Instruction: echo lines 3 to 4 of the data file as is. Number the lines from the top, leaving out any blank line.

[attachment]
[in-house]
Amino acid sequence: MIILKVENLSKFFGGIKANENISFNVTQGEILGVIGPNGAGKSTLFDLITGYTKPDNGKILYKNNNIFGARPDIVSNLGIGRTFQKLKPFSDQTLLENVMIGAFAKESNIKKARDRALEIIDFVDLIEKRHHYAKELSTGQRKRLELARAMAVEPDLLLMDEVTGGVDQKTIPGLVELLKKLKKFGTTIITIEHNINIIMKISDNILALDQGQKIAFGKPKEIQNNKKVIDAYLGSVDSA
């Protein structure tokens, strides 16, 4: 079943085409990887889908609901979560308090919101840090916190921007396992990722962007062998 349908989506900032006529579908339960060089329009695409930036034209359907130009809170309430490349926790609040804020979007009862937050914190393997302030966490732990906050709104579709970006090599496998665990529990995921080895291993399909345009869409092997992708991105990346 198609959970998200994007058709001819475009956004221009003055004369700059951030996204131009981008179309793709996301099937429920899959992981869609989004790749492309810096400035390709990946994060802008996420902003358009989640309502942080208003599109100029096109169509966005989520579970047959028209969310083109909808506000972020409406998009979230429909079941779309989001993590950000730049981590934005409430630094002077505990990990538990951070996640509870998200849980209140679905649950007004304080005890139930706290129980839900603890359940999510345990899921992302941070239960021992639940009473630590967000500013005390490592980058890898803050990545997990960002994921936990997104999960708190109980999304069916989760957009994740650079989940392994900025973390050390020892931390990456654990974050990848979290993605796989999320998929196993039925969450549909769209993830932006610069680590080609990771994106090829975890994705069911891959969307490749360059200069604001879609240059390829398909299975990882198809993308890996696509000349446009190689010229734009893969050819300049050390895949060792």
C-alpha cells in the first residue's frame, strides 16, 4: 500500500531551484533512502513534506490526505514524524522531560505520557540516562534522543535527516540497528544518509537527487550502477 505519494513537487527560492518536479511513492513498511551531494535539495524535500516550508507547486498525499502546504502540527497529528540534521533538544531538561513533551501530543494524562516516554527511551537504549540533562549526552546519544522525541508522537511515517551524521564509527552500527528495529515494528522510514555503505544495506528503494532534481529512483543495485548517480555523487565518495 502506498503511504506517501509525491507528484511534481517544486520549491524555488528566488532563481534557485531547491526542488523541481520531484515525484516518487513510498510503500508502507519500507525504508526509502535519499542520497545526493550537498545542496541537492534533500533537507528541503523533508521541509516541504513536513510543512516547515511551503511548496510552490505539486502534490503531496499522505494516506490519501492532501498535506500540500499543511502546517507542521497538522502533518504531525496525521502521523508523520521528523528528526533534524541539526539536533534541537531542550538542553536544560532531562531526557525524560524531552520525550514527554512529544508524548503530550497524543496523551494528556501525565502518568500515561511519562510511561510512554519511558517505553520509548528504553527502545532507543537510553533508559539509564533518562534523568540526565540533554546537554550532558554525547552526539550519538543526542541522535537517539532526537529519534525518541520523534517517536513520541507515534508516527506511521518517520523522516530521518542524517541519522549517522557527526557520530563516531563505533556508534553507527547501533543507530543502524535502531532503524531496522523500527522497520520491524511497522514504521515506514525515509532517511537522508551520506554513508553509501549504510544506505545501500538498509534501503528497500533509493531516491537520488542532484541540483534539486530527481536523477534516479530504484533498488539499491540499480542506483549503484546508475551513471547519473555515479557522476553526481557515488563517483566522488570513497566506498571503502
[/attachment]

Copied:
């Protein structure tokens, strides 16, 4: 079943085409990887889908609901979560308090919101840090916190921007396992990722962007062998 349908989506900032006529579908339960060089329009695409930036034209359907130009809170309430490349926790609040804020979007009862937050914190393997302030966490732990906050709104579709970006090599496998665990529990995921080895291993399909345009869409092997992708991105990346 198609959970998200994007058709001819475009956004221009003055004369700059951030996204131009981008179309793709996301099937429920899959992981869609989004790749492309810096400035390709990946994060802008996420902003358009989640309502942080208003599109100029096109169509966005989520579970047959028209969310083109909808506000972020409406998009979230429909079941779309989001993590950000730049981590934005409430630094002077505990990990538990951070996640509870998200849980209140679905649950007004304080005890139930706290129980839900603890359940999510345990899921992302941070239960021992639940009473630590967000500013005390490592980058890898803050990545997990960002994921936990997104999960708190109980999304069916989760957009994740650079989940392994900025973390050390020892931390990456654990974050990848979290993605796989999320998929196993039925969450549909769209993830932006610069680590080609990771994106090829975890994705069911891959969307490749360059200069604001879609240059390829398909299975990882198809993308890996696509000349446009190689010229734009893969050819300049050390895949060792």
C-alpha cells in the first residue's frame, strides 16, 4: 500500500531551484533512502513534506490526505514524524522531560505520557540516562534522543535527516540497528544518509537527487550502477 505519494513537487527560492518536479511513492513498511551531494535539495524535500516550508507547486498525499502546504502540527497529528540534521533538544531538561513533551501530543494524562516516554527511551537504549540533562549526552546519544522525541508522537511515517551524521564509527552500527528495529515494528522510514555503505544495506528503494532534481529512483543495485548517480555523487565518495 502506498503511504506517501509525491507528484511534481517544486520549491524555488528566488532563481534557485531547491526542488523541481520531484515525484516518487513510498510503500508502507519500507525504508526509502535519499542520497545526493550537498545542496541537492534533500533537507528541503523533508521541509516541504513536513510543512516547515511551503511548496510552490505539486502534490503531496499522505494516506490519501492532501498535506500540500499543511502546517507542521497538522502533518504531525496525521502521523508523520521528523528528526533534524541539526539536533534541537531542550538542553536544560532531562531526557525524560524531552520525550514527554512529544508524548503530550497524543496523551494528556501525565502518568500515561511519562510511561510512554519511558517505553520509548528504553527502545532507543537510553533508559539509564533518562534523568540526565540533554546537554550532558554525547552526539550519538543526542541522535537517539532526537529519534525518541520523534517517536513520541507515534508516527506511521518517520523522516530521518542524517541519522549517522557527526557520530563516531563505533556508534553507527547501533543507530543502524535502531532503524531496522523500527522497520520491524511497522514504521515506514525515509532517511537522508551520506554513508553509501549504510544506505545501500538498509534501503528497500533509493531516491537520488542532484541540483534539486530527481536523477534516479530504484533498488539499491540499480542506483549503484546508475551513471547519473555515479557522476553526481557515488563517483566522488570513497566506498571503502